But European leaders have so far refused to countenance changes to any aspects of the withdrawal agreement, including the backstop proposal.
On Thursday, the European Parliament’s governing body issued a statement saying the Brexit deal was “not open to renegotiation”.
“The Withdrawal Agreement and Political Declaration are fair and balanced and represent, given EU principles, current UK red lines and the commitments set out in the Good Friday Agreement, the only deal possible to ensure an orderly withdrawal from the European Union,” the statement said.
Analysts, meanwhile, cautioned that May’s government ought to be careful what it “wishes for” in pushing for revised terms.
“Some EU capitals are not perfectly happy with some aspects of this deal, including the final shape of the backstop,” said Agata Gostynska-Jakubowska, a senior research fellow at the Centre for European Reform.
“Any reopening of negotiations could result in opening Pandora’s Box and EU states saying we don’t like this and that [in the deal].”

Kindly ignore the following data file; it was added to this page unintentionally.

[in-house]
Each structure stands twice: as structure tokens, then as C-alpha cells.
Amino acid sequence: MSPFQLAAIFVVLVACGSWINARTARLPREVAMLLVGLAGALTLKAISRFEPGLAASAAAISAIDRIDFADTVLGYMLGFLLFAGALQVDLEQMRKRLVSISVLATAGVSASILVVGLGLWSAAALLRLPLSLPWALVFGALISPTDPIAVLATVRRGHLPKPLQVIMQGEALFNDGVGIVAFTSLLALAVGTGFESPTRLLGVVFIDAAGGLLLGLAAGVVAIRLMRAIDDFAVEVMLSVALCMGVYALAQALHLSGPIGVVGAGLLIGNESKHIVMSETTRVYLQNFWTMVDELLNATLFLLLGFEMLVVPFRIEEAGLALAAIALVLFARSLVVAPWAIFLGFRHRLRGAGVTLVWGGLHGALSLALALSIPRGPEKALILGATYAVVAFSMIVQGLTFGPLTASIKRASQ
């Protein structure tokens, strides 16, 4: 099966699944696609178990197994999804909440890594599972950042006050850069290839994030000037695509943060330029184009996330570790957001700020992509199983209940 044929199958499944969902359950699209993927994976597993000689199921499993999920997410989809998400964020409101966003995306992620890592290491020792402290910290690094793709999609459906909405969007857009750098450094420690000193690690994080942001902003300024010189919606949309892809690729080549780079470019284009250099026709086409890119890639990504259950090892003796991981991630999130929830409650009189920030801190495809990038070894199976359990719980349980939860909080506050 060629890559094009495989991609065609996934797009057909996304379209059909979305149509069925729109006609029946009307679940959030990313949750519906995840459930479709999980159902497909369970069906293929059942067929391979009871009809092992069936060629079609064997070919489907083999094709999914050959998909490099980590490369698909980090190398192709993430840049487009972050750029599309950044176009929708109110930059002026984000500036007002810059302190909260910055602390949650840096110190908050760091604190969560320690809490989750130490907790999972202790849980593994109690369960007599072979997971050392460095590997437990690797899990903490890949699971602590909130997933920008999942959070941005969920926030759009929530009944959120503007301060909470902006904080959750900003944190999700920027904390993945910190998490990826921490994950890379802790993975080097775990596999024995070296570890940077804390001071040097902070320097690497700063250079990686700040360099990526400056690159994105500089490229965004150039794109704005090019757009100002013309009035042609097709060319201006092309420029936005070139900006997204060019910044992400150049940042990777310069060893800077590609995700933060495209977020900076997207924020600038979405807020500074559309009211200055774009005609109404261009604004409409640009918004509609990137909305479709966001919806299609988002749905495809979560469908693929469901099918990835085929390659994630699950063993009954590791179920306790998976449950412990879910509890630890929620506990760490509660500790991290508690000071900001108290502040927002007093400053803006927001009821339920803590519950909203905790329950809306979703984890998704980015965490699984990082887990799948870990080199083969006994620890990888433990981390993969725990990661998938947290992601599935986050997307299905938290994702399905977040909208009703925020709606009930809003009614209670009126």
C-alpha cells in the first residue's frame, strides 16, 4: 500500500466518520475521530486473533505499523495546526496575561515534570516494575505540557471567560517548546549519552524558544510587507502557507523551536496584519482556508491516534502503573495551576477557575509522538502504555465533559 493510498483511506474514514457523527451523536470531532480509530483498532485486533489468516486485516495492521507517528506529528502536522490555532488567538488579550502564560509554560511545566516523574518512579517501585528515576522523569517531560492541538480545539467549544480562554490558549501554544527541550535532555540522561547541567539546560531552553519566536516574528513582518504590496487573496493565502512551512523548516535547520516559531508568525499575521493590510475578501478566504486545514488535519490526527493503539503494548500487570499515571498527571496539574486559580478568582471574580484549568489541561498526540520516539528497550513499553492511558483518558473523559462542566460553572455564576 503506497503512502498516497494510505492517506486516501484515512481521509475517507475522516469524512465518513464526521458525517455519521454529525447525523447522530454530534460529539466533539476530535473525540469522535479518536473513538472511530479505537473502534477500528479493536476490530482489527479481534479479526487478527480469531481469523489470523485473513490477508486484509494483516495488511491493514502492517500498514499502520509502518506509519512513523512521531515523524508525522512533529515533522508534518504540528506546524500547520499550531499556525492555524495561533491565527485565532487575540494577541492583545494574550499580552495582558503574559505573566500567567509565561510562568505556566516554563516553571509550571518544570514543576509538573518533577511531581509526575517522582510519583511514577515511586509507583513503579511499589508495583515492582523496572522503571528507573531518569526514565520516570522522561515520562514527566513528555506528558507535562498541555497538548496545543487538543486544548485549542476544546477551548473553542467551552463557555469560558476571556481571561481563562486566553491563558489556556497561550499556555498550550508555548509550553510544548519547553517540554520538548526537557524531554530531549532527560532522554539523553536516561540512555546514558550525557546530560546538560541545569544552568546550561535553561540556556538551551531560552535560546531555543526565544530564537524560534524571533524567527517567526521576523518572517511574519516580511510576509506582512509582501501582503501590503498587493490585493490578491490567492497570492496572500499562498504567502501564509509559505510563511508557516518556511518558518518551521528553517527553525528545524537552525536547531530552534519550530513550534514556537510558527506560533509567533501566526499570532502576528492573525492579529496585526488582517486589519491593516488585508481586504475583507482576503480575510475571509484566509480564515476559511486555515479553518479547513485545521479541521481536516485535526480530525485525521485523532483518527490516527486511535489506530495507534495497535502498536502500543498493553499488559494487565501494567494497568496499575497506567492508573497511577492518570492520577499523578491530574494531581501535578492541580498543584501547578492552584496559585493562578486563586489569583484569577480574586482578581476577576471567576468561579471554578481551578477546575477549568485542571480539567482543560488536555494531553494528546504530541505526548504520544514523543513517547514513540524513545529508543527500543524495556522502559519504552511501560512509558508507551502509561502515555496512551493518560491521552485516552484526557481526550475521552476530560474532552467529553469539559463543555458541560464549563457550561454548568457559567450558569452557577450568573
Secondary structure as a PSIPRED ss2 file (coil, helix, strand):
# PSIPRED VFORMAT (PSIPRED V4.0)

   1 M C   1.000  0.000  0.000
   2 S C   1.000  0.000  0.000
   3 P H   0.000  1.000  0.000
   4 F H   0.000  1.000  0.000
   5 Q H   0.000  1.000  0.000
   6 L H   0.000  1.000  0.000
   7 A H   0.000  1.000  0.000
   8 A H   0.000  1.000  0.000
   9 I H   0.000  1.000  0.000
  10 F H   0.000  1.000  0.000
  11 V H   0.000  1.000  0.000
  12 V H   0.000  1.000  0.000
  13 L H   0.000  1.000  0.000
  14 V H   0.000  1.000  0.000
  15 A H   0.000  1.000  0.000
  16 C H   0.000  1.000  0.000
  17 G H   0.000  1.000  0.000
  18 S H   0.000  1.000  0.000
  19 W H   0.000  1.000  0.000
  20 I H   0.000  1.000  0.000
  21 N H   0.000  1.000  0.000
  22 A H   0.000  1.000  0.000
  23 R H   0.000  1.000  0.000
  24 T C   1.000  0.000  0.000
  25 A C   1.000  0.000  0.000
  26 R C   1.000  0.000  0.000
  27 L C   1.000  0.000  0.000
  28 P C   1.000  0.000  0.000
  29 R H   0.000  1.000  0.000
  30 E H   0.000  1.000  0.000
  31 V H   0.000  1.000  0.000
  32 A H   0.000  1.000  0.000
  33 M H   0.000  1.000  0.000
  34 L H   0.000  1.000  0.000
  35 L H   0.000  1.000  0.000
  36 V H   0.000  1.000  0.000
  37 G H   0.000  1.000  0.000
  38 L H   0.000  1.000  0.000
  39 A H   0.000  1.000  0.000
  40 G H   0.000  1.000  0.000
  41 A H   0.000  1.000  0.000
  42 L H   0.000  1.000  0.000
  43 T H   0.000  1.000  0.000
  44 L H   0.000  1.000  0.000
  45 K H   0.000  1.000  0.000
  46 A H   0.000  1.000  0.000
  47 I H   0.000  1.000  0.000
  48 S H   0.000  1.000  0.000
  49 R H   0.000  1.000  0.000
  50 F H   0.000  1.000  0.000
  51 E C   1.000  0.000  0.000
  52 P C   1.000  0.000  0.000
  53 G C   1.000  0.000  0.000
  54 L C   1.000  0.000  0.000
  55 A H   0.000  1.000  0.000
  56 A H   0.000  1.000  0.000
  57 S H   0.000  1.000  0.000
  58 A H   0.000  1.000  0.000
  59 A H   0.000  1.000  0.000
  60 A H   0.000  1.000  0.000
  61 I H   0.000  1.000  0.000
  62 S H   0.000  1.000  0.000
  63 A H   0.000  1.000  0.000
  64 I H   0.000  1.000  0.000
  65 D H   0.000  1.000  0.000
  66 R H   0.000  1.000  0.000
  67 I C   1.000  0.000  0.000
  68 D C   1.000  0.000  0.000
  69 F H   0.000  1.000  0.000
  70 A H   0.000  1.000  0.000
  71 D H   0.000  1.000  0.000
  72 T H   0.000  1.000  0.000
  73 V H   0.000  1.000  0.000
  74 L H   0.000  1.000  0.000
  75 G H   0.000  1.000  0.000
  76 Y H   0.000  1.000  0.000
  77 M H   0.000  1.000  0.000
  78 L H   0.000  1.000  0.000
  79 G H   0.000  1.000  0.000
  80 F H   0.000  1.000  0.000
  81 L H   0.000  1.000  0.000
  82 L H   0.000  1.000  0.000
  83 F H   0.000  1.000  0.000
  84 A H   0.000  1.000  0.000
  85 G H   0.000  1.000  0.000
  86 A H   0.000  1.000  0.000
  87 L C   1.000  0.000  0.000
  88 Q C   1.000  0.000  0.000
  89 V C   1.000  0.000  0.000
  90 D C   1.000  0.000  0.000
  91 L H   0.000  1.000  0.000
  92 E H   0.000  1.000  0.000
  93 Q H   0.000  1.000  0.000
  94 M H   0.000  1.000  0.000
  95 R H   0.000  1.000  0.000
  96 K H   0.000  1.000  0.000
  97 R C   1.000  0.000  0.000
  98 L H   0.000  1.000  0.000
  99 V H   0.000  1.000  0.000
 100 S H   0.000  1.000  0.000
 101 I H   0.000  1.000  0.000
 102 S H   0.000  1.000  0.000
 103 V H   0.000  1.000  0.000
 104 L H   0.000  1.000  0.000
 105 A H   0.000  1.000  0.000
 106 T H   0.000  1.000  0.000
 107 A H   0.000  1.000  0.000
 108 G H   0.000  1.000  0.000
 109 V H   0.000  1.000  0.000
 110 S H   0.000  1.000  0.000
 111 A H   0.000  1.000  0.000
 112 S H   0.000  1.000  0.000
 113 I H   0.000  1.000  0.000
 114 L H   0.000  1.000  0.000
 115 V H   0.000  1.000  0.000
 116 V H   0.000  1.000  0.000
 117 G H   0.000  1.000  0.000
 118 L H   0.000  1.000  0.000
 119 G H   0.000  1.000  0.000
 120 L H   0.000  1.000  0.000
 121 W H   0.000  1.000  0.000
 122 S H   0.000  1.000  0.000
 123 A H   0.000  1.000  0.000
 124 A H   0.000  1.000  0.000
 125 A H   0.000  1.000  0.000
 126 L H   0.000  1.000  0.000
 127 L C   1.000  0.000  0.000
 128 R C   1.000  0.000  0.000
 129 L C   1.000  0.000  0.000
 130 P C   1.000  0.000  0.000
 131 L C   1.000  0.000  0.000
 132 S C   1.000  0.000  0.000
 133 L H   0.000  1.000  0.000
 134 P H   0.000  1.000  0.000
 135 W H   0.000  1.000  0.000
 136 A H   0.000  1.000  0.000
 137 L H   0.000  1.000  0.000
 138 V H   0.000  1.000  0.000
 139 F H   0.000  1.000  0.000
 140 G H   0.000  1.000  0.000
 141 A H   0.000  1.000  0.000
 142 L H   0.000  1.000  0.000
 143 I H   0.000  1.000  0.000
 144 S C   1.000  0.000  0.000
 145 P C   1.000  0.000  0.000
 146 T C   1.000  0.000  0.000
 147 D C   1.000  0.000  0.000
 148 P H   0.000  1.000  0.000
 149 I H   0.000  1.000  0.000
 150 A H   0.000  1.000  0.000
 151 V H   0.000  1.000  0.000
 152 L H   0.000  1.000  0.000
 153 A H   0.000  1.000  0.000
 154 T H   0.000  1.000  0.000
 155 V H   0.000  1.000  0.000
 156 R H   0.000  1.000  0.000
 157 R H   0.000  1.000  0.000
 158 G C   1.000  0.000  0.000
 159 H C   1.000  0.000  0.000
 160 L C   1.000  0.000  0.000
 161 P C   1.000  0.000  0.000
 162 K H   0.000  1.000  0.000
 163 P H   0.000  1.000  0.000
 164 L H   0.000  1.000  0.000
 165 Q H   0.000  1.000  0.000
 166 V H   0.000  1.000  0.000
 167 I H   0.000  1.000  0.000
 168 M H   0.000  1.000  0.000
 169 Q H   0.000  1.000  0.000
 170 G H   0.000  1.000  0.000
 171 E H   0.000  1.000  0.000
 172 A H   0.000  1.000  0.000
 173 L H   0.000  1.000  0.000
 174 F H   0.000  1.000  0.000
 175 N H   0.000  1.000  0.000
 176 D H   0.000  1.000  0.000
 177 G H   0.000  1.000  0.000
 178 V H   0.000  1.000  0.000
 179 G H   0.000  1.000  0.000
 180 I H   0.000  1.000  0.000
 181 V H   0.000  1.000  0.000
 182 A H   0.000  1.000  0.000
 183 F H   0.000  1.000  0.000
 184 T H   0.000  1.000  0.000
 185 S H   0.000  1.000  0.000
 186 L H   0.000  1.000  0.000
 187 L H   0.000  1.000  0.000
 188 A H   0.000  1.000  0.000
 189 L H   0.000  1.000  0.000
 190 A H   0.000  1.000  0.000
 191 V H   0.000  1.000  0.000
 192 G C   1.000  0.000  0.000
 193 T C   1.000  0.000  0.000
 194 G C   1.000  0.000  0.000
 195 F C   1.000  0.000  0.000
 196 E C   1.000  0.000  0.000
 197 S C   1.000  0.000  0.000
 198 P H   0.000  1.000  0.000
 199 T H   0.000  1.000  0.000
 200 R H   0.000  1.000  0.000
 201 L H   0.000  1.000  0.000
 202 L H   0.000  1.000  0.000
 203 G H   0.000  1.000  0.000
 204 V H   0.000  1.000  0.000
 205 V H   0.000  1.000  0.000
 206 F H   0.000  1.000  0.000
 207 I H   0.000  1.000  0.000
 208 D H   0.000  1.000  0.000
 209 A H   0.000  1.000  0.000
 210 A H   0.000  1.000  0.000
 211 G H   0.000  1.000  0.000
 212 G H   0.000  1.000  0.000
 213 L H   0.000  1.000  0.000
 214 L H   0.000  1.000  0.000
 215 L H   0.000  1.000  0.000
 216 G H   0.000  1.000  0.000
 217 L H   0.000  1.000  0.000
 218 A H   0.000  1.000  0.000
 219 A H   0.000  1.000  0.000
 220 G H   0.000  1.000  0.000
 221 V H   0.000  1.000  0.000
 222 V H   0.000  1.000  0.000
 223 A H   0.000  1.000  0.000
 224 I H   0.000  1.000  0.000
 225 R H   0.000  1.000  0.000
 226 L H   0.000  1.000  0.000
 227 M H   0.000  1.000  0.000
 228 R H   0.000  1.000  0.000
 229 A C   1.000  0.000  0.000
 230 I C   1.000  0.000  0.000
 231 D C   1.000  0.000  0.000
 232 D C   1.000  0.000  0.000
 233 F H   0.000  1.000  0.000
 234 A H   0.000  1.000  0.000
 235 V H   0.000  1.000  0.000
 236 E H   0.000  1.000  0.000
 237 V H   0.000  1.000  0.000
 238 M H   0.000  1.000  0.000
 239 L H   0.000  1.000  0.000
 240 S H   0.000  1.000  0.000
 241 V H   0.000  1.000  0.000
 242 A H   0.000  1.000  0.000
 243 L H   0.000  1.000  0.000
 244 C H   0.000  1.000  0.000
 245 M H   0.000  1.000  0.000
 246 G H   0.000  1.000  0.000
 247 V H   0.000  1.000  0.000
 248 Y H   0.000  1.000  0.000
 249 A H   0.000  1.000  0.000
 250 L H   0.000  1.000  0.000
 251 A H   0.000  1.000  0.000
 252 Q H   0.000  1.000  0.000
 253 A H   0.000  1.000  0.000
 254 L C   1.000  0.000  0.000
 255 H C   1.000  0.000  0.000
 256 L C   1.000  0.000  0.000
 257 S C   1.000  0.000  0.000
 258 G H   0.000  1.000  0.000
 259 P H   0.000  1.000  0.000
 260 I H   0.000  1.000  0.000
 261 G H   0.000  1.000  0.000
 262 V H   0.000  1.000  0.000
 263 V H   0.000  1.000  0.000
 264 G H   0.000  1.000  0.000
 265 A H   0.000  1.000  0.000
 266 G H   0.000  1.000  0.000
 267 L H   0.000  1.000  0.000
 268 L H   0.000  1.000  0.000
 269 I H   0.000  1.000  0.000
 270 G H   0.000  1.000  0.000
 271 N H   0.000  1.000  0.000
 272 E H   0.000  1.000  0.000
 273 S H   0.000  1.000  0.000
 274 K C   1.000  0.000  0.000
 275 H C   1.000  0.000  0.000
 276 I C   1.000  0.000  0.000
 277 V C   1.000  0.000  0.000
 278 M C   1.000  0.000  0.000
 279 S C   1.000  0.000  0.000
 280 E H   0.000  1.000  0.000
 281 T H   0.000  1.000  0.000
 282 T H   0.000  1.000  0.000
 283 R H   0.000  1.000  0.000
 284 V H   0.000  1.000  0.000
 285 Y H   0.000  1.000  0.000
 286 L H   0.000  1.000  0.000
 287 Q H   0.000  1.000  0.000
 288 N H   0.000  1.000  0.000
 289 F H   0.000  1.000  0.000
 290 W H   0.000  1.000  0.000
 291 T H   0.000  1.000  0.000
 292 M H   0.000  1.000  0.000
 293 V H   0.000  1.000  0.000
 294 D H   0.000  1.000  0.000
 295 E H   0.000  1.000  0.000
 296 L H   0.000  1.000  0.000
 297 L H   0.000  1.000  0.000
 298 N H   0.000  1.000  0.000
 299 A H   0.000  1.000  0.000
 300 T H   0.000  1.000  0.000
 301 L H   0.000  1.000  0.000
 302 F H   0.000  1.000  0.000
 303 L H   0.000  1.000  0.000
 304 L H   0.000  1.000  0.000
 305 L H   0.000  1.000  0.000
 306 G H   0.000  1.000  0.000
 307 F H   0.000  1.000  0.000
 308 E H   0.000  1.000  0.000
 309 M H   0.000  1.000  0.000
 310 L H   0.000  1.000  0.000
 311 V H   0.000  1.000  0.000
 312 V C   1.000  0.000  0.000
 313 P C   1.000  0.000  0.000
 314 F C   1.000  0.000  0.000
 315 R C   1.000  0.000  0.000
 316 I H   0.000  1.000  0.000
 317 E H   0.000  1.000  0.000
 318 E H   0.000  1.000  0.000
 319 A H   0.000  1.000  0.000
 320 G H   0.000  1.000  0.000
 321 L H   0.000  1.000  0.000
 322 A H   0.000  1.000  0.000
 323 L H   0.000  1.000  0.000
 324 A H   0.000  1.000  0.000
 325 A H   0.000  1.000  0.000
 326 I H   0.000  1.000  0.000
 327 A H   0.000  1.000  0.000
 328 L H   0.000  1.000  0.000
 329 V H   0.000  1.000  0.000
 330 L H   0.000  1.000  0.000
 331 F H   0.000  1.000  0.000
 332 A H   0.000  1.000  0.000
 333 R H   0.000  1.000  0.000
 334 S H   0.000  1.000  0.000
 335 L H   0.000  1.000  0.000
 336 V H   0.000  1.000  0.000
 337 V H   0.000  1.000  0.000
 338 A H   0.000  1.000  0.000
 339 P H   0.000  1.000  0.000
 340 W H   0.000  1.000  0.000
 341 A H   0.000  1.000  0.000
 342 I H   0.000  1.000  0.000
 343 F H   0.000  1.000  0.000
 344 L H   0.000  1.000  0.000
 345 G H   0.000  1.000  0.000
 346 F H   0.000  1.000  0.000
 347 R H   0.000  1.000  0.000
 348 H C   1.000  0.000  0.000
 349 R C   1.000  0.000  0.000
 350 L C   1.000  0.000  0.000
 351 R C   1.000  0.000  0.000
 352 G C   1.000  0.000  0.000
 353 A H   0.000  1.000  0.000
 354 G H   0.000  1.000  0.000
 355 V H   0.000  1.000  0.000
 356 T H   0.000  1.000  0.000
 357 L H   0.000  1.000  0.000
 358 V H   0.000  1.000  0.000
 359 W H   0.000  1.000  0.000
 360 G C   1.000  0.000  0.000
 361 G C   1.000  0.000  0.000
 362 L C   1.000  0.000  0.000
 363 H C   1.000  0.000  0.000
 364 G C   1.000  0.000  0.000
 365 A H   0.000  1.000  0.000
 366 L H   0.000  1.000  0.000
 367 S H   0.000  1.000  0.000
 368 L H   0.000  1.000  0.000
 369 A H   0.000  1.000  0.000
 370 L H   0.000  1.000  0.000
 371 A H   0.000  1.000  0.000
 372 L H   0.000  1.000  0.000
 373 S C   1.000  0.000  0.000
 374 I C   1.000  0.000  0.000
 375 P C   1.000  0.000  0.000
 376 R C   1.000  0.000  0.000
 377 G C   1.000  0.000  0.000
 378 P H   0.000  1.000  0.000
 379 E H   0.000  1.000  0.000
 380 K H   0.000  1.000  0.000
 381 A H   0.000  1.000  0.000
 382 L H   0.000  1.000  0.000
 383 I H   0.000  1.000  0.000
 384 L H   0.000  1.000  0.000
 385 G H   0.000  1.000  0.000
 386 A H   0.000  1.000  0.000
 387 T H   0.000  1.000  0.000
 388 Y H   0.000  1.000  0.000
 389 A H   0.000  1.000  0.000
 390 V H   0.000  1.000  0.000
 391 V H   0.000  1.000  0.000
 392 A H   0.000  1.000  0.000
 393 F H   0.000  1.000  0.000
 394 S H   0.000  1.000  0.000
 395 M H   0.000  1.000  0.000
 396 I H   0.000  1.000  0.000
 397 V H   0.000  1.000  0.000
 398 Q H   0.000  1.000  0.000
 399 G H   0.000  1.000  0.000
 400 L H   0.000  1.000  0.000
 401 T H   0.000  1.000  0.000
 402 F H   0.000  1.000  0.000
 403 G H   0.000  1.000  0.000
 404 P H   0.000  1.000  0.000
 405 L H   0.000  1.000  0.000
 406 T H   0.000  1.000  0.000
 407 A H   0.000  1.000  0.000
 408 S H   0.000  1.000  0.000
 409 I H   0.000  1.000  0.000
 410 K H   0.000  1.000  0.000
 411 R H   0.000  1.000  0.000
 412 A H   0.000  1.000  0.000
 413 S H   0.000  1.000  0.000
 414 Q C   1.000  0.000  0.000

“The EU are already close to losing their patience and the clock is still ticking [towards Brexit] … the UK is not a predictable partner any longer.“
Ongoing uncertainty over Britain’s Brexit process has raised fears the country could crash out of the EU without a deal on the terms of its departure and played havoc with the country’s currency valuation against the US dollar and the euro.
The UK’s central bank has warned that Britain’s gross domestic product could shrink by up to eight percent in such a scenario. The government, for its part, has forecast a potential economic slump of more than nine percent in the wake of a no-deal Brexit.